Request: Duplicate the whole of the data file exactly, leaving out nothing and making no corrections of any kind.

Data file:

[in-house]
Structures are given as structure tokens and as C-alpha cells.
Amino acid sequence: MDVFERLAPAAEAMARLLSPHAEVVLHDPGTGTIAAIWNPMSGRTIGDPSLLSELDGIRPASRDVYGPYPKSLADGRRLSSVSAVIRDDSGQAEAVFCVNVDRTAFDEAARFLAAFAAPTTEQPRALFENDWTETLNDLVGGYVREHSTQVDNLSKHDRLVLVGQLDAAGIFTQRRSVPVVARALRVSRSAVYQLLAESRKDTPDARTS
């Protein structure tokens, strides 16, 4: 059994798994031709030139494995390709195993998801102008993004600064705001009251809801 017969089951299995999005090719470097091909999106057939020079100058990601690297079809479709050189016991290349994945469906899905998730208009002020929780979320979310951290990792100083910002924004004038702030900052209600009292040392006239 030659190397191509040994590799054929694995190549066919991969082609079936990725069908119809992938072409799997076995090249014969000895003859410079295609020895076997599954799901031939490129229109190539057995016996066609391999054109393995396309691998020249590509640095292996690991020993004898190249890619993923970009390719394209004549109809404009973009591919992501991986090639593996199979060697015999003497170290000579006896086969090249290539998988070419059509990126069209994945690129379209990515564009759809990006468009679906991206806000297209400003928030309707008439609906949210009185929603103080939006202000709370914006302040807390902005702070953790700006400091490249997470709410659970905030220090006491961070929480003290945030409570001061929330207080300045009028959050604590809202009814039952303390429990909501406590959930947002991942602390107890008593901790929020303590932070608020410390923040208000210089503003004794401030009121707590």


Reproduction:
[in-house]
Structures are given as structure tokens and as C-alpha cells.
Amino acid sequence: MDVFERLAPAAEAMARLLSPHAEVVLHDPGTGTIAAIWNPMSGRTIGDPSLLSELDGIRPASRDVYGPYPKSLADGRRLSSVSAVIRDDSGQAEAVFCVNVDRTAFDEAARFLAAFAAPTTEQPRALFENDWTETLNDLVGGYVREHSTQVDNLSKHDRLVLVGQLDAAGIFTQRRSVPVVARALRVSRSAVYQLLAESRKDTPDARTS
């Protein structure tokens, strides 16, 4: 059994798994031709030139494995390709195993998801102008993004600064705001009251809801 017969089951299995999005090719470097091909999106057939020079100058990601690297079809479709050189016991290349994945469906899905998730208009002020929780979320979310951290990792100083910002924004004038702030900052209600009292040392006239 030659190397191509040994590799054929694995190549066919991969082609079936990725069908119809992938072409799997076995090249014969000895003859410079295609020895076997599954799901031939490129229109190539057995016996066609391999054109393995396309691998020249590509640095292996690991020993004898190249890619993923970009390719394209004549109809404009973009591919992501991986090639593996199979060697015999003497170290000579006896086969090249290539998988070419059509990126069209994945690129379209990515564009759809990006468009679906991206806000297209400003928030309707008439609906949210009185929603103080939006202000709370914006302040807390902005702070953790700006400091490249997470709410659970905030220090006491961070929480003290945030409570001061929330207080300045009028959050604590809202009814039952303390429990909501406590959930947002991942602390107890008593901790929020303590932070608020410390923040208000210089503003004794401030009121707590």